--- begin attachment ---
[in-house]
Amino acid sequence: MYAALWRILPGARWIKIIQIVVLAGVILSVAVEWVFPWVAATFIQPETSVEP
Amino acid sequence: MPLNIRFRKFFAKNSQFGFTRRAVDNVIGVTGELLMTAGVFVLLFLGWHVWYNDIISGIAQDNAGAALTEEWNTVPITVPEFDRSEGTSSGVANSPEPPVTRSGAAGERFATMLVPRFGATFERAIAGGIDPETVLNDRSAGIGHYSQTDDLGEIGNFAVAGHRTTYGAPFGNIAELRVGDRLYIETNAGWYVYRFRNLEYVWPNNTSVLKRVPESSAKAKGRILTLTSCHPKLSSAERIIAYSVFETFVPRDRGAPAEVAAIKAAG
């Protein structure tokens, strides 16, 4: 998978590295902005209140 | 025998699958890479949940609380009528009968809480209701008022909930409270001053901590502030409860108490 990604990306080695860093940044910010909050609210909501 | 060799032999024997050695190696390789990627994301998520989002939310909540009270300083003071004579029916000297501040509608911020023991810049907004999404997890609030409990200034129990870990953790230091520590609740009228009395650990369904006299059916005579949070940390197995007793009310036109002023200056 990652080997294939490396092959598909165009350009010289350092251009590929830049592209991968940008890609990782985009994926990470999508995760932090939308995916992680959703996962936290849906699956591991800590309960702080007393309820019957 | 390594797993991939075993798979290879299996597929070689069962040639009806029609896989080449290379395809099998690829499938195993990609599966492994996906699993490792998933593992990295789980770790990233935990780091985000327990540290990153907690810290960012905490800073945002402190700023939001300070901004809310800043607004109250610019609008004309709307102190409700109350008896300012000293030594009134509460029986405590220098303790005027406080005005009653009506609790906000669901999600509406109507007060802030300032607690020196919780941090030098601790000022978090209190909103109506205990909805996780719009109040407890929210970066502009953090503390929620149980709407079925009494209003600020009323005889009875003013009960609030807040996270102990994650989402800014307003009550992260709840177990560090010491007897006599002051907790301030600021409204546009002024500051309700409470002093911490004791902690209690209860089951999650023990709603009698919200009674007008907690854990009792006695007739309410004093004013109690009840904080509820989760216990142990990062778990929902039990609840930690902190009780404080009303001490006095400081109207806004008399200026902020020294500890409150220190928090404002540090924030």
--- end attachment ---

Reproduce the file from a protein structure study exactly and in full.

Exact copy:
[in-house]
Amino acid sequence: MYAALWRILPGARWIKIIQIVVLAGVILSVAVEWVFPWVAATFIQPETSVEP
Amino acid sequence: MPLNIRFRKFFAKNSQFGFTRRAVDNVIGVTGELLMTAGVFVLLFLGWHVWYNDIISGIAQDNAGAALTEEWNTVPITVPEFDRSEGTSSGVANSPEPPVTRSGAAGERFATMLVPRFGATFERAIAGGIDPETVLNDRSAGIGHYSQTDDLGEIGNFAVAGHRTTYGAPFGNIAELRVGDRLYIETNAGWYVYRFRNLEYVWPNNTSVLKRVPESSAKAKGRILTLTSCHPKLSSAERIIAYSVFETFVPRDRGAPAEVAAIKAAG
């Protein structure tokens, strides 16, 4: 998978590295902005209140 | 025998699958890479949940609380009528009968809480209701008022909930409270001053901590502030409860108490 990604990306080695860093940044910010909050609210909501 | 060799032999024997050695190696390789990627994301998520989002939310909540009270300083003071004579029916000297501040509608911020023991810049907004999404997890609030409990200034129990870990953790230091520590609740009228009395650990369904006299059916005579949070940390197995007793009310036109002023200056 990652080997294939490396092959598909165009350009010289350092251009590929830049592209991968940008890609990782985009994926990470999508995760932090939308995916992680959703996962936290849906699956591991800590309960702080007393309820019957 | 390594797993991939075993798979290879299996597929070689069962040639009806029609896989080449290379395809099998690829499938195993990609599966492994996906699993490792998933593992990295789980770790990233935990780091985000327990540290990153907690810290960012905490800073945002402190700023939001300070901004809310800043607004109250610019609008004309709307102190409700109350008896300012000293030594009134509460029986405590220098303790005027406080005005009653009506609790906000669901999600509406109507007060802030300032607690020196919780941090030098601790000022978090209190909103109506205990909805996780719009109040407890929210970066502009953090503390929620149980709407079925009494209003600020009323005889009875003013009960609030807040996270102990994650989402800014307003009550992260709840177990560090010491007897006599002051907790301030600021409204546009002024500051309700409470002093911490004791902690209690209860089951999650023990709603009698919200009674007008907690854990009792006695007739309410004093004013109690009840904080509820989760216990142990990062778990929902039990609840930690902190009780404080009303001490006095400081109207806004008399200026902020020294500890409150220190928090404002540090924030």